The COP26 climate negotiations in Glasgow will open with world leaders’ actions and ambitions to resolve the climate crisis remaining astoundingly lukewarm amid this burning world.
A recent UN Environment Program (UNEP) report revealed that the current emissions reduction commitments of nations are set to bring the planet to at least 2.7°C of warming within the century — a far cry from the targeted 1.5°C limit that the latest Intergovernmental Panel on Climate Change (IPCC) report will still bring about irreversible climate disruption that we are already experiencing now.
The advanced capitalist countries in the so-called “Annex I” are still hell-bent on pursuing a business-as-usual pathway. A recent massive document leak revealed countries like Saudi Arabia, Japan, and Australia are lobbying to water down recommendations for carbon cuts and climate finance in the IPCC authoritative scientific reports.
And why should they care, really, when they are on the lush and luxurious side of the Climate Apartheid?
Limits of the negotiating table
Each round of climate talks is a reminder that there will always be a limit to what can be achieved on the negotiating table. The economic and political interests, especially of the Annex I developed nations, will be imposed onto the world at the end of the day.
After all, what is COP26 but a microcosm of the global economic and political system of imperialism? It cannot refrain from plundering the world’s natural resources, exploiting the people’s labor, and polluting the planet lest it collapses unto itself.
Meanwhile, the relevance of COP26 virtually dissipates at the grassroots level where communities suffer the brunt of climate impacts. Indigenous people, small farmers, and fisherfolk have to contend first with hunger, poverty, disaster, and conflict on a daily basis. Over 80% of Filipinos say they have personally been affected by climate change, but only 37% actually cared to take part in at least one climate risk reduction effort.
It follows the same pattern that brought the Philippines back into the hands of authoritarian rule — the dystopian trap of liberal democracy that has consistently failed to bring food to the tables of its citizens.
It begs the question: how can we win back a better world from the grips of polluter nations and corporations, when the proverbial wolves themselves run COP26?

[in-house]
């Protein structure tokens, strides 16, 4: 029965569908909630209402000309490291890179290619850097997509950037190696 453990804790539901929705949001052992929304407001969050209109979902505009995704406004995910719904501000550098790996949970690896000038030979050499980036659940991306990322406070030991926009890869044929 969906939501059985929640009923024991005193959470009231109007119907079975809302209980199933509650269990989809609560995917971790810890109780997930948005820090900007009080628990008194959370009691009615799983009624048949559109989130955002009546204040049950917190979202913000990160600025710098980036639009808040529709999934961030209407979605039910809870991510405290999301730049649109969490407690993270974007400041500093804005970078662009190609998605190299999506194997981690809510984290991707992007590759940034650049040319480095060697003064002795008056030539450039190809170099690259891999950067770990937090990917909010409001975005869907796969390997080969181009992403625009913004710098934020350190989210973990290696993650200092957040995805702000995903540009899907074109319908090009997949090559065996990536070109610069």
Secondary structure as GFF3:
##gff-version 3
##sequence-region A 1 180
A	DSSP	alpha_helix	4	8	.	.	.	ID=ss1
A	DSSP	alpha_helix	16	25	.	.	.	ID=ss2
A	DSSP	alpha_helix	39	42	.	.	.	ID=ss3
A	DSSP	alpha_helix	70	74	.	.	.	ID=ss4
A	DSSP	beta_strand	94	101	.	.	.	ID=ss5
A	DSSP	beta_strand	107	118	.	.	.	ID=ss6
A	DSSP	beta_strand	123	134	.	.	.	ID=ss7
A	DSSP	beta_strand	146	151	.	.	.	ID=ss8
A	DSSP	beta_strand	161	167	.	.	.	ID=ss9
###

Going beyond COP26
As with every other previous COP, we need to tirelessly speak truth to power at COP26 like our lives depend on it. Because it does.
This is not waxing quixotic. We draw the red lines that polluter governments and corporations should never cross at the negotiating table, and expose each and every time they do. Because they will. Let us make sure that with each injustice, more and more people tremble with indignation and commit to take action.
We will still work to win the small battles where we can. The Philippine COP26 delegation will work on a climate finance-centric agenda. Let’s make sure to campaign hard for greater commitments from Annex I nations to fund our adaptive capacity, while holding the national government accountable to transparency and ease of access for the most affected peoples and areas in the country.
The war for Planet Earth’s survival will be in the frontlines on the ground. It will be waged in what we call “Annex 0” areas where people, regardless of their country’s political limitations, will fight tooth and nail for genuine and just climate solutions.
Every dollar of green climate fund and loss and damage compensation denied must be met with campaigns for humanitarian aid, debt relief, and People’s Green New Deals. Every ton of fossil fuels that developed nations refuse to keep in the ground must embolden more protests and blockades against coal power plants and mines. Every injustice should be met with organizing more and more environmental defenders and climate activists outside on the frontlines.
On November 6, climate movements across the world will simultaneously mobilize for a Global Day of Action on Climate Justice. In poor and vulnerable nations across Asia, Africa, and Latin America, there will be climate marches and strikes under the banner of the International League of Peoples’ Struggle and the Southern People’s Action on COP26. Many activists and advocates who did not make it to Glasgow because of vaccine inequity and inaccessible travel costs will bring the debate to the parliament of the streets.
Here in the fourth most climate-vulnerable nation in the world, at the tipping point of the climate crisis, the seas are definitely rising. And, so are we. – Rappler.com
Leon Dulce is the national coordinator of Philippine environmental campaign center Kalikasan People’s Network for the Environment. He is also the coordinator for Oilwatch Southeast Asia and the Yes to Life, No to Mining Southeast Asia networks.